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About this series
Breaking Through Life's Biggest Barriers
Do you ever feel stuck behind roadblocks in your life? Have you experienced boredom, loneliness, or a sense of futility that keeps you from growing spiritually? In Breaking through Life's Biggest Barriers, you will learn how to grow in your relationship with Christ, worship and serve with passion, and make an eternal impact in the world around you.More from this series
What we’re going to talk about today is the difference between success and significance. To use an old cliché, there’s a very subtle thing that can happen in every life, and here it is. You can climb a ladder and work, and be very, very, very, productive only to find out that the ladder that you’ve climbed is – what? Leaning against the wrong wall. Turn with me if you will. I put some study notes together. And I think I’d like to begin by asking and answering the question: what’s the difference between a life of futility and a life of fruitfulness? And then I want, together with you, to think through, out loud, what kind of life are you gonna have?
What kind of life am I gonna have? Is it gonna be one of futility? Are we going to look back in the rear view mirror of our lives and say, “I worked, I prayed even. I thought that once I arrived here it would be full, but instead it’s empty. Webster defines futility as that which easily pours out, hence untrustworthy. It’s an interesting thought, isn’t it? That which fails completely of desired end or incapable of producing any result; as something trifling or unimportant. Futility simply means that you give yourself to it, but then it comes up empty.
I’ll never forget the illustration a guy shared with me. I was a young Christian, just a couple of years. I can’t remember where I was, but I still have the picture in my mind of a napkin. And the guy pulls out a napkin and, you know, my dream then was I wanted to be a star basketball player, and then I wanted to be a famous coach, and then I was gonna teach in grad school, and then I was going to take Bobby Knight’s job, and then I was gonna get married, and then I was gonna have some great kids, and all in the name of God, of course. And I think he saw through all that.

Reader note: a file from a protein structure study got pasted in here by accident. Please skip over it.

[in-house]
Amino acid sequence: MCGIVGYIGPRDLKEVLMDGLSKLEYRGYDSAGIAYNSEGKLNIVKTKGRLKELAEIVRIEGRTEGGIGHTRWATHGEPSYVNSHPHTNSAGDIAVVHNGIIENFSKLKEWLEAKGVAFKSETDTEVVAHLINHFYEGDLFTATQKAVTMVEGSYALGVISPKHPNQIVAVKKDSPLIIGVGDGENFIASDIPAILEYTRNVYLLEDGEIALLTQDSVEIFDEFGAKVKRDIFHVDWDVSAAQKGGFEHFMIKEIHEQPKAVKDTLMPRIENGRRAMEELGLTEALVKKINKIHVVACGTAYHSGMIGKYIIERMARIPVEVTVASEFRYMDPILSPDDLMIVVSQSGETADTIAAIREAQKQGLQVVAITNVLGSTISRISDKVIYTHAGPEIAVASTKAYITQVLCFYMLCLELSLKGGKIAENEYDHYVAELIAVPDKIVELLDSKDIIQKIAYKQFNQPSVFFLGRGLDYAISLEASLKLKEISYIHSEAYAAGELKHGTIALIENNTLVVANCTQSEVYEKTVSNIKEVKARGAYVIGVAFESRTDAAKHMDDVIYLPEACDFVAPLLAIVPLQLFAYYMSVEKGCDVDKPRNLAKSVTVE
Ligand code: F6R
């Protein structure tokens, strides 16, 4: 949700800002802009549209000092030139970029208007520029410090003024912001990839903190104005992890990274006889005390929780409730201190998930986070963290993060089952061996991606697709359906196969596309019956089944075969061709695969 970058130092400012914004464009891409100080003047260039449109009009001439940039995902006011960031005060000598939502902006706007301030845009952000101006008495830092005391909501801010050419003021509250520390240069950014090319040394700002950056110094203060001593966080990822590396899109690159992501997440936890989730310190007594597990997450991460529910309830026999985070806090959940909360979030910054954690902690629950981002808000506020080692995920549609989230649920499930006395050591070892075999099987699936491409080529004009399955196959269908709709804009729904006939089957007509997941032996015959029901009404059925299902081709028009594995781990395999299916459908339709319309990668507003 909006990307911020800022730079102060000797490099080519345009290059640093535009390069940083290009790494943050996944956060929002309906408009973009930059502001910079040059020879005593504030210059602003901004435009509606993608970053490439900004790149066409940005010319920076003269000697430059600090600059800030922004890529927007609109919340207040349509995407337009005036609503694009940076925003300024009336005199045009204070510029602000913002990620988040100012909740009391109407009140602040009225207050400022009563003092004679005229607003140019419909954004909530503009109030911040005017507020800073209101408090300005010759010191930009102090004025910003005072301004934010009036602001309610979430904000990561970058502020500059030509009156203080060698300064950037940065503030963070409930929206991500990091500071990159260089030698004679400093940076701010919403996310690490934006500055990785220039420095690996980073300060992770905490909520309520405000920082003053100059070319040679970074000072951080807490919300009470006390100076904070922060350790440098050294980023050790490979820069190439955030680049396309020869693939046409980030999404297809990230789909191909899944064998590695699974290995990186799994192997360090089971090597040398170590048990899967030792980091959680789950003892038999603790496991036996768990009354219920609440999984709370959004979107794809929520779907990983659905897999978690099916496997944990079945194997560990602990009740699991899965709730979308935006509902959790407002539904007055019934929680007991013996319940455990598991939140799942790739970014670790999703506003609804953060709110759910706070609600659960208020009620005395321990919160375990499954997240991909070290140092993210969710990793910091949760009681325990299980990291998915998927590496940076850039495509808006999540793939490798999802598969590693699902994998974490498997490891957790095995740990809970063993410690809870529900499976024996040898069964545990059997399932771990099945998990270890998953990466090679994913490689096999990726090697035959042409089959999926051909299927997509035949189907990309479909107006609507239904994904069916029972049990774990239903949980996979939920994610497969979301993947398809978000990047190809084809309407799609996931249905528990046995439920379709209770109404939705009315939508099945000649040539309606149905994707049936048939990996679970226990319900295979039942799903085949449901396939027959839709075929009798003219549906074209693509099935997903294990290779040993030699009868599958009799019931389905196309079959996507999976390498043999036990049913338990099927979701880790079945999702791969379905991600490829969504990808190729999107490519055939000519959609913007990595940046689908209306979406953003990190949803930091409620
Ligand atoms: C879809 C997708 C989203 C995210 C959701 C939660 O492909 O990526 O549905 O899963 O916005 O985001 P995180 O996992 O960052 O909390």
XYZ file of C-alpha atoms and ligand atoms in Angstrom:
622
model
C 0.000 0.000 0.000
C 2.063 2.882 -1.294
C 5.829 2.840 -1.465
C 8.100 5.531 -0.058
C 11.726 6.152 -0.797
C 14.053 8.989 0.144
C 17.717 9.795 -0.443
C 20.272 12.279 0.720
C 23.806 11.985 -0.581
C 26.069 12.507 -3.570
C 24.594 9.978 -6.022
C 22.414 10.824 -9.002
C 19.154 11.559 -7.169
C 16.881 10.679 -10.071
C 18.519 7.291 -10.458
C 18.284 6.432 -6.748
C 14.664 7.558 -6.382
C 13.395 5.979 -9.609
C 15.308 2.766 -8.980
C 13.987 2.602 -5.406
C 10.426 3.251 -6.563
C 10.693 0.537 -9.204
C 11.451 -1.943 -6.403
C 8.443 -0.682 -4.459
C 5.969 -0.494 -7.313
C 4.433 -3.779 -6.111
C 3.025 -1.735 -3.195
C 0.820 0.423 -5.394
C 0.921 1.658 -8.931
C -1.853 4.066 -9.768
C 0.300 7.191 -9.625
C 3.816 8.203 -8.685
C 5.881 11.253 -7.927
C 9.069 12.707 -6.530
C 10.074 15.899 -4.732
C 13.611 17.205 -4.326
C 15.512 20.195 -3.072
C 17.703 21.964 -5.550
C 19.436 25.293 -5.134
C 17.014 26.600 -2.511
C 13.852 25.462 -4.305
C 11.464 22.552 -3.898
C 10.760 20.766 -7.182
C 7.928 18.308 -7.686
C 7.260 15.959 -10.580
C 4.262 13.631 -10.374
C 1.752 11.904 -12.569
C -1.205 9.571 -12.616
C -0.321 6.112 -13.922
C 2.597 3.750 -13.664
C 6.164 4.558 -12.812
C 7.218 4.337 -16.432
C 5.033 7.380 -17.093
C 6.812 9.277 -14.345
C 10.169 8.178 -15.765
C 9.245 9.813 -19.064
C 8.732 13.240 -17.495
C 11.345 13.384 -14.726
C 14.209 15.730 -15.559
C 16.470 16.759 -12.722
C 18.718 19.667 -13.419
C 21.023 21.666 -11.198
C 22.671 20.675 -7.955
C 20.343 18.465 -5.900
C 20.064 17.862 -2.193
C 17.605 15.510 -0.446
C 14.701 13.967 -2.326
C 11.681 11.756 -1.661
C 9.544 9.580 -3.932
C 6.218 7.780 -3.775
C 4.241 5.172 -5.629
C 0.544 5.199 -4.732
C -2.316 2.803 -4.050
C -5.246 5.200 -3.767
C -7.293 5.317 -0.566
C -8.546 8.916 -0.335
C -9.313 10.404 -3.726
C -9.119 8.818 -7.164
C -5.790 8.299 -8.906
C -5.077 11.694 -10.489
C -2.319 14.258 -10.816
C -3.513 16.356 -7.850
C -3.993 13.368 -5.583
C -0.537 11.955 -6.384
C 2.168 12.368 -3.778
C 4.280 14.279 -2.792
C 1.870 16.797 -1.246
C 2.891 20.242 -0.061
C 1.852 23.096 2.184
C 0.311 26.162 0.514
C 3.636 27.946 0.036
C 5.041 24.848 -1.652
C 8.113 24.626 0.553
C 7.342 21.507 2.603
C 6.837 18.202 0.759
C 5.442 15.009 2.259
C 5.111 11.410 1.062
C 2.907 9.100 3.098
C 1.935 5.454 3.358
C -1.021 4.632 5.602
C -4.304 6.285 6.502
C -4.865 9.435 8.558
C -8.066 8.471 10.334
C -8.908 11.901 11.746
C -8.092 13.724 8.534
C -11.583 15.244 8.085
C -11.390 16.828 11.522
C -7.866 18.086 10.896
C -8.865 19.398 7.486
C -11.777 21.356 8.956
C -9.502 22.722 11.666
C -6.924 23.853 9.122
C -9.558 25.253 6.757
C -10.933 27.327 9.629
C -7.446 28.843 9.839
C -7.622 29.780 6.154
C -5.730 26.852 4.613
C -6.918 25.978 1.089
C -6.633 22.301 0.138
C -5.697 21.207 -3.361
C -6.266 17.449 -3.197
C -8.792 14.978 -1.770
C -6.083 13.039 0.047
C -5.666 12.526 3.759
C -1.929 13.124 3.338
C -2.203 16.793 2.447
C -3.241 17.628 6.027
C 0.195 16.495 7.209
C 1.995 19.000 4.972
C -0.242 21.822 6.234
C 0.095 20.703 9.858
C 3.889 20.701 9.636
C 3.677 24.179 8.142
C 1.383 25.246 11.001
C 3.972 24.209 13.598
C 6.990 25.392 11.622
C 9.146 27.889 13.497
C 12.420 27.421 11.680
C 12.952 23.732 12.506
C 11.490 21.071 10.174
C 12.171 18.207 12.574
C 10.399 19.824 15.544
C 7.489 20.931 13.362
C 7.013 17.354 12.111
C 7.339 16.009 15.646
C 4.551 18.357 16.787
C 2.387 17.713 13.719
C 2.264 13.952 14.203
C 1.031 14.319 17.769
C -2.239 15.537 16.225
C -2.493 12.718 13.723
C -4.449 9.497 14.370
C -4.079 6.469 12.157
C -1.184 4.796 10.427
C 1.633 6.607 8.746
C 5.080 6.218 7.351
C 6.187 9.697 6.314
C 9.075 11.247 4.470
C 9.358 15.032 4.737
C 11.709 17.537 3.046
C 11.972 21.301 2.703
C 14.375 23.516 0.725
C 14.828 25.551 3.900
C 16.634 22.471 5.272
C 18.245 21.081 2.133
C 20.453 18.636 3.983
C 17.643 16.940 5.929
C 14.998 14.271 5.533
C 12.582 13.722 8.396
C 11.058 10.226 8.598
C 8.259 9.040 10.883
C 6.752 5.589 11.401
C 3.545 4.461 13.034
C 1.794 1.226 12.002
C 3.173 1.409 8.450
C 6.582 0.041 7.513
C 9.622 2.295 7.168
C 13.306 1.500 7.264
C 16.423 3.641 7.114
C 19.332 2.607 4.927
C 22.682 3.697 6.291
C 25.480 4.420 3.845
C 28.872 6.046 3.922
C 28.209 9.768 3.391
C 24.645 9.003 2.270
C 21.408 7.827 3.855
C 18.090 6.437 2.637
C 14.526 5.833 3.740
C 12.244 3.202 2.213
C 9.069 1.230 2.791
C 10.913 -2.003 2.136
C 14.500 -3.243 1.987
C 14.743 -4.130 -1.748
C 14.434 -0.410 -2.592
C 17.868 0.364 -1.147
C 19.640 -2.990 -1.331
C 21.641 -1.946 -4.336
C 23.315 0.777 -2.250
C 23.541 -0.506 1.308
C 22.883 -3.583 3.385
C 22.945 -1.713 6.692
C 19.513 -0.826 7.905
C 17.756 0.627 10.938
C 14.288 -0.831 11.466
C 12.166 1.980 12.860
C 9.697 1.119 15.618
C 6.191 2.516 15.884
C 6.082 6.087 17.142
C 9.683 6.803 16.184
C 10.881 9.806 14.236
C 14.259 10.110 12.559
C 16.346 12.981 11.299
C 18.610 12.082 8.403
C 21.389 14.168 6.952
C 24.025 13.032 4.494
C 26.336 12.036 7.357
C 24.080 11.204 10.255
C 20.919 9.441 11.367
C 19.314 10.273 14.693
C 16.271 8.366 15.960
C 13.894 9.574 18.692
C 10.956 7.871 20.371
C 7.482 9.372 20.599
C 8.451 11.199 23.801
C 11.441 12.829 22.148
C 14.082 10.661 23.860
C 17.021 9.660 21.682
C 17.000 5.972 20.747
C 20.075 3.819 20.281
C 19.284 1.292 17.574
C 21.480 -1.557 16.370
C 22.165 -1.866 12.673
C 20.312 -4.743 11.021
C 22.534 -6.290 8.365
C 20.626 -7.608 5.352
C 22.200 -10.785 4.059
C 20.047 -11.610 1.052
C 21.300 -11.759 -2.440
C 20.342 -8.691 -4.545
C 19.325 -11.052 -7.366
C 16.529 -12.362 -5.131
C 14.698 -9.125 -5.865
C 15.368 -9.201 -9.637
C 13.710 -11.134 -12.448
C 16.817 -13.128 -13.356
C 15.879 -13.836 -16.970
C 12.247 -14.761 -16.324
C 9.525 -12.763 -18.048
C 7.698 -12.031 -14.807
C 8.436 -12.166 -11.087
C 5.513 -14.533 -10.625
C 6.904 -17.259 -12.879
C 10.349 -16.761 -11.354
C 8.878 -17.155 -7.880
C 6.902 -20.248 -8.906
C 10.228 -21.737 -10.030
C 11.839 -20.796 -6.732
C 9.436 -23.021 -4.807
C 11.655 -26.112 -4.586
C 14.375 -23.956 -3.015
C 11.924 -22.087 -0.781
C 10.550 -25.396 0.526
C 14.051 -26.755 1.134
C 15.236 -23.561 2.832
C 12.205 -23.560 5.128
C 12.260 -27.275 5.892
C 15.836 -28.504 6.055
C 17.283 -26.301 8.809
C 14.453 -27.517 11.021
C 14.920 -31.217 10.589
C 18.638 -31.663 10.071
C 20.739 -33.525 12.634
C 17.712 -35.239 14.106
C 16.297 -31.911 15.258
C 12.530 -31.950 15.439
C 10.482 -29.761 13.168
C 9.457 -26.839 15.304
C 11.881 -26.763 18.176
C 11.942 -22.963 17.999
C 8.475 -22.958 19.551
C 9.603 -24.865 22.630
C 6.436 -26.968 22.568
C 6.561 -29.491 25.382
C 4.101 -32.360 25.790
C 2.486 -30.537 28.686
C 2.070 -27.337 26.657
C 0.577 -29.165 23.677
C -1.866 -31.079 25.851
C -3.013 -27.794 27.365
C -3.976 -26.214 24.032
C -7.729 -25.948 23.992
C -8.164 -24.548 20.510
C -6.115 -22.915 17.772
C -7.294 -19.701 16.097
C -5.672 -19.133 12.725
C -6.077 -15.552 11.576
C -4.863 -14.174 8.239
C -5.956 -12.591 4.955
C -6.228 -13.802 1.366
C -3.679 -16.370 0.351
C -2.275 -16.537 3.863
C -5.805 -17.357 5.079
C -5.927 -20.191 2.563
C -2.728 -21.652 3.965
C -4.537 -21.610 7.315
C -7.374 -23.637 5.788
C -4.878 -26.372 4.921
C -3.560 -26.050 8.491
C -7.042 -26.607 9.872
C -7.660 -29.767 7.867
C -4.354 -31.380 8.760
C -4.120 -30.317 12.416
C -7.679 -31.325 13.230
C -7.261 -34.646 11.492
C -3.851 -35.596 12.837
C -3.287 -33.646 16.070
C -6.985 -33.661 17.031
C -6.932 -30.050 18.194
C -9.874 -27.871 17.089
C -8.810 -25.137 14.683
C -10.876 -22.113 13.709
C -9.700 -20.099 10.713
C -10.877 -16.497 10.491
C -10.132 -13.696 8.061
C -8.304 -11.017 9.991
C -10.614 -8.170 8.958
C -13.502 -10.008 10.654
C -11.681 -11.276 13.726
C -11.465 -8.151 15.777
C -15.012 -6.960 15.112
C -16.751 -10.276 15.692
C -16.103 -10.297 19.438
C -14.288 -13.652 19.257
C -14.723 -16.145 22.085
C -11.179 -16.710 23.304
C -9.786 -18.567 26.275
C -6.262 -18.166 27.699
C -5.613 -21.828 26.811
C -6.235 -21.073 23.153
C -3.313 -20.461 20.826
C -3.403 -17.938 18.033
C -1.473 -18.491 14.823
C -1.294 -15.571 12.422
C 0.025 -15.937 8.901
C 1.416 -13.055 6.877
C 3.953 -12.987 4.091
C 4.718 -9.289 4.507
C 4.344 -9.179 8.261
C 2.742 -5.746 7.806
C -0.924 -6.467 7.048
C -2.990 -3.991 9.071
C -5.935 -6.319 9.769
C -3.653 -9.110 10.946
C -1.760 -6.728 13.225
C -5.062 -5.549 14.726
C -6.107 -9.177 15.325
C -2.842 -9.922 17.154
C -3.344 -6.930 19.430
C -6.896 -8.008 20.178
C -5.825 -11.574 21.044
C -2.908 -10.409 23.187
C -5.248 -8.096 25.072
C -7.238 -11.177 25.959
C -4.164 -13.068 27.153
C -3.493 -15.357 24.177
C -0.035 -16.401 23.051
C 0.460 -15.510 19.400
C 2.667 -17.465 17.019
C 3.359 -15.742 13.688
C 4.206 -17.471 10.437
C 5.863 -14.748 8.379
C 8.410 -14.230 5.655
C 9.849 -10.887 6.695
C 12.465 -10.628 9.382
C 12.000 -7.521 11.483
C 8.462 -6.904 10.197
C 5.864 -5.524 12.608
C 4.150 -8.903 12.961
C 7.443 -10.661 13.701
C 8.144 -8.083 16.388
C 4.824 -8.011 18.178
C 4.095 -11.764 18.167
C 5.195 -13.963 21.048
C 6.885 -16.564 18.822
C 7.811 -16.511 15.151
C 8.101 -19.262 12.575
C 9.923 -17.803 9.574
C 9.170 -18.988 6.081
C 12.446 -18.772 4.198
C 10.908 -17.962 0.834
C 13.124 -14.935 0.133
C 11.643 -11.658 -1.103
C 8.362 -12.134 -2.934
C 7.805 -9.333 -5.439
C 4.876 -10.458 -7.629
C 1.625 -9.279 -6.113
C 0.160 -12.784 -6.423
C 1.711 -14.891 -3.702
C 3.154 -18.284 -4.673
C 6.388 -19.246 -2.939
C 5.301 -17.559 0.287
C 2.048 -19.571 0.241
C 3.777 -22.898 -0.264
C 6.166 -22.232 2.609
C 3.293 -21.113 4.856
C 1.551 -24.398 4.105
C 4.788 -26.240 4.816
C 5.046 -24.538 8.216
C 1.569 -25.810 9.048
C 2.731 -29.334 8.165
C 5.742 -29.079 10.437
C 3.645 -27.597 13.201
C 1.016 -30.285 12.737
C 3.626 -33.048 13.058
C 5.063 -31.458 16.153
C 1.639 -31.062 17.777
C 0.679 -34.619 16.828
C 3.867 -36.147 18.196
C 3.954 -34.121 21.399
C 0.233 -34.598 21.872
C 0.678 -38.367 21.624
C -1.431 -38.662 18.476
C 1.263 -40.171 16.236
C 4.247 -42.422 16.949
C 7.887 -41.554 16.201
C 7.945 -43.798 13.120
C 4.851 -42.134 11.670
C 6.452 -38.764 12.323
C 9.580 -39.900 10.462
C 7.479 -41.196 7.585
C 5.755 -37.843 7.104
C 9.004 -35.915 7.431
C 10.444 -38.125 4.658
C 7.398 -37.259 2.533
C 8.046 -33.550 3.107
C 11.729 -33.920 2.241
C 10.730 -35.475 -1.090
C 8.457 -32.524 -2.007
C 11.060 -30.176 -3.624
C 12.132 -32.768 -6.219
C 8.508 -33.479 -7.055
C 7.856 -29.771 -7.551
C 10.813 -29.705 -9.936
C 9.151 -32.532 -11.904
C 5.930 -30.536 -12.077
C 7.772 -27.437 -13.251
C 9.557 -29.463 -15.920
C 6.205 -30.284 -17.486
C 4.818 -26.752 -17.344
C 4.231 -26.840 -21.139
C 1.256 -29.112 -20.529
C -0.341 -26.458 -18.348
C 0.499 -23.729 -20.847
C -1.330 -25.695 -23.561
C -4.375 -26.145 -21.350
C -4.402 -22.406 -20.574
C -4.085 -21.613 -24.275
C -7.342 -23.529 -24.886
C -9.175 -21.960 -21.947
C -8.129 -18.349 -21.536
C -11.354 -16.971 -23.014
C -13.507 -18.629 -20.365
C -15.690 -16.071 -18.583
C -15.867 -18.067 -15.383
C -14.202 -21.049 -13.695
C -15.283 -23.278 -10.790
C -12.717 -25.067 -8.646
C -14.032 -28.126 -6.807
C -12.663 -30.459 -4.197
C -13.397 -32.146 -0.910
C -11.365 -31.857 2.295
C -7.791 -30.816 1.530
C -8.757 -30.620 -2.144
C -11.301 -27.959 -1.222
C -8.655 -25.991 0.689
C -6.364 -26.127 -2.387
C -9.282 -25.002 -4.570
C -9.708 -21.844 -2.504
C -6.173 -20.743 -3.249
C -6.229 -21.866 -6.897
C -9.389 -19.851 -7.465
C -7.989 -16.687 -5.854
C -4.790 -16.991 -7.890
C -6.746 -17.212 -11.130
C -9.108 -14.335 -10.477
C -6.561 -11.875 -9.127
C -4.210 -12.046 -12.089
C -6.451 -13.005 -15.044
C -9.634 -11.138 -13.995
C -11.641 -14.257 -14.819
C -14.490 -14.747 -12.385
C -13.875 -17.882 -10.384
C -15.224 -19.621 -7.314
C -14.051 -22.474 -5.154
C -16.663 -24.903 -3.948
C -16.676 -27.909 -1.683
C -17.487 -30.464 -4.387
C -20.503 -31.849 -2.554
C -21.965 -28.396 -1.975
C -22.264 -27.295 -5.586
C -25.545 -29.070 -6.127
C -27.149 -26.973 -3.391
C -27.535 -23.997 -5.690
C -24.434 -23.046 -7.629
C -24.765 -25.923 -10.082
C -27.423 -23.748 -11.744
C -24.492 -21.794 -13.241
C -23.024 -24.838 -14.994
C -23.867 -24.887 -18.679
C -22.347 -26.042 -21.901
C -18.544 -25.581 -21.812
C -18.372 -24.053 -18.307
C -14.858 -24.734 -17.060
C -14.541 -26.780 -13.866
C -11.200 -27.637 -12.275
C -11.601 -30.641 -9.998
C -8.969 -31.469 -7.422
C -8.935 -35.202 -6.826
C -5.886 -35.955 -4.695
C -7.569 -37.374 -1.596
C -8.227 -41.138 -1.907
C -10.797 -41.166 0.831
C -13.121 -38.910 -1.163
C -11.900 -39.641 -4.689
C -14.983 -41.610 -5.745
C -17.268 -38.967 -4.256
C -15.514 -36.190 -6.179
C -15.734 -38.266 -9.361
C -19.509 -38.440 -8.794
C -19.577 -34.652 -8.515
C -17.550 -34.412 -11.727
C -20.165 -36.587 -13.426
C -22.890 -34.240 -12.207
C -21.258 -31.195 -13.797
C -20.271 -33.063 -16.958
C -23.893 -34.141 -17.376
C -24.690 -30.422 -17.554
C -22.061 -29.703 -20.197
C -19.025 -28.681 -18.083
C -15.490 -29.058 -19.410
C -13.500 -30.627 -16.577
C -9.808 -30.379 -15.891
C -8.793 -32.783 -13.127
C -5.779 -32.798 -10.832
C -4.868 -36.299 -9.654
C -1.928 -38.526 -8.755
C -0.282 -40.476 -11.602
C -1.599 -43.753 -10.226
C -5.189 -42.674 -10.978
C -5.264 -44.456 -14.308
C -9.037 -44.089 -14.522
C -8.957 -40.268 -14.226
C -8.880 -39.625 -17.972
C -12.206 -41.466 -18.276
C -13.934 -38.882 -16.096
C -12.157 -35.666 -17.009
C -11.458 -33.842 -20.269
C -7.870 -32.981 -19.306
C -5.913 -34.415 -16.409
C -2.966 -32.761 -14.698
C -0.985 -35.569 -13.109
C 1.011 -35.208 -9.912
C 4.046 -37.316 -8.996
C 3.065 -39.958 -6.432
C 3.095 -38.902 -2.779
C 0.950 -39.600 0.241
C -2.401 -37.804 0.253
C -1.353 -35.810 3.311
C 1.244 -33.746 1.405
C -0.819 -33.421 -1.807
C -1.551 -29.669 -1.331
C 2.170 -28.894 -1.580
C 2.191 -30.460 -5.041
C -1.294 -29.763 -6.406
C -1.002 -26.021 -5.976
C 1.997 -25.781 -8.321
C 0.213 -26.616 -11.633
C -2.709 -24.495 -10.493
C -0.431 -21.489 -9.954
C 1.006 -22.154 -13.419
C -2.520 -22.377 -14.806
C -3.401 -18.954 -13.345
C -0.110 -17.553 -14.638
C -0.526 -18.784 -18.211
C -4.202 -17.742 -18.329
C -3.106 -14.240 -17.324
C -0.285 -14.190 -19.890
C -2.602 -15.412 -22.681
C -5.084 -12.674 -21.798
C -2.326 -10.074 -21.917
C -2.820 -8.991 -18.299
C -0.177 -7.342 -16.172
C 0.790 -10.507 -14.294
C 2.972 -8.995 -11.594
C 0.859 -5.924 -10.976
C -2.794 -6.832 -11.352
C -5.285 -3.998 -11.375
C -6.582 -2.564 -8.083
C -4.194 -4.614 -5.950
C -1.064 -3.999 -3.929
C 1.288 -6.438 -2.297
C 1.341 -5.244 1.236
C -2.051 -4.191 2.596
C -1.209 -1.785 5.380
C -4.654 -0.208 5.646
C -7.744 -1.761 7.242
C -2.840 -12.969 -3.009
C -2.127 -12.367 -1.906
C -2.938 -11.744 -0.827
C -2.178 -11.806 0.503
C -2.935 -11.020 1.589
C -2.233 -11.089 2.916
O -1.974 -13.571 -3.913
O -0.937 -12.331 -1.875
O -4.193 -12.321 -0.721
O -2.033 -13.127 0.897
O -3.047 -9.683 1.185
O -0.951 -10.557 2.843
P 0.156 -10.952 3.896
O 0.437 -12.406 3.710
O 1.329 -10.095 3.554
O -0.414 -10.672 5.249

And he pulled out a napkin and he drew about six different buckets with the picture from a source my life rainbows, rainbows going into these six different buckets. He said, “You know, Chip, everyone has a dream in their life, whether they verbalize it or not. And they’re following the rainbow into the pot or the bucket of gold. And he said, “We all believe there are certain buckets that are gonna come through for us.”
And he was real calm, and he pulled out that pen and he said, “You know, some people follow the dream.” And then he drew the little bucket and he wrote the word Fame. “And see, they believe if they’re ever famous then someday, some way, they’ll be a someone.” And then he told me the story of James Dean, Jimi Hendrix. He said, “Other people it’s not fame, it’s popularity or looks. And they work real hard and they do everything they can to look a certain way so people will like them.” And he wrote the word in that bucket with his pen on the napkin, Popularity/Looks. And then he told me how Marilyn Monroe died. And I knew how she looked.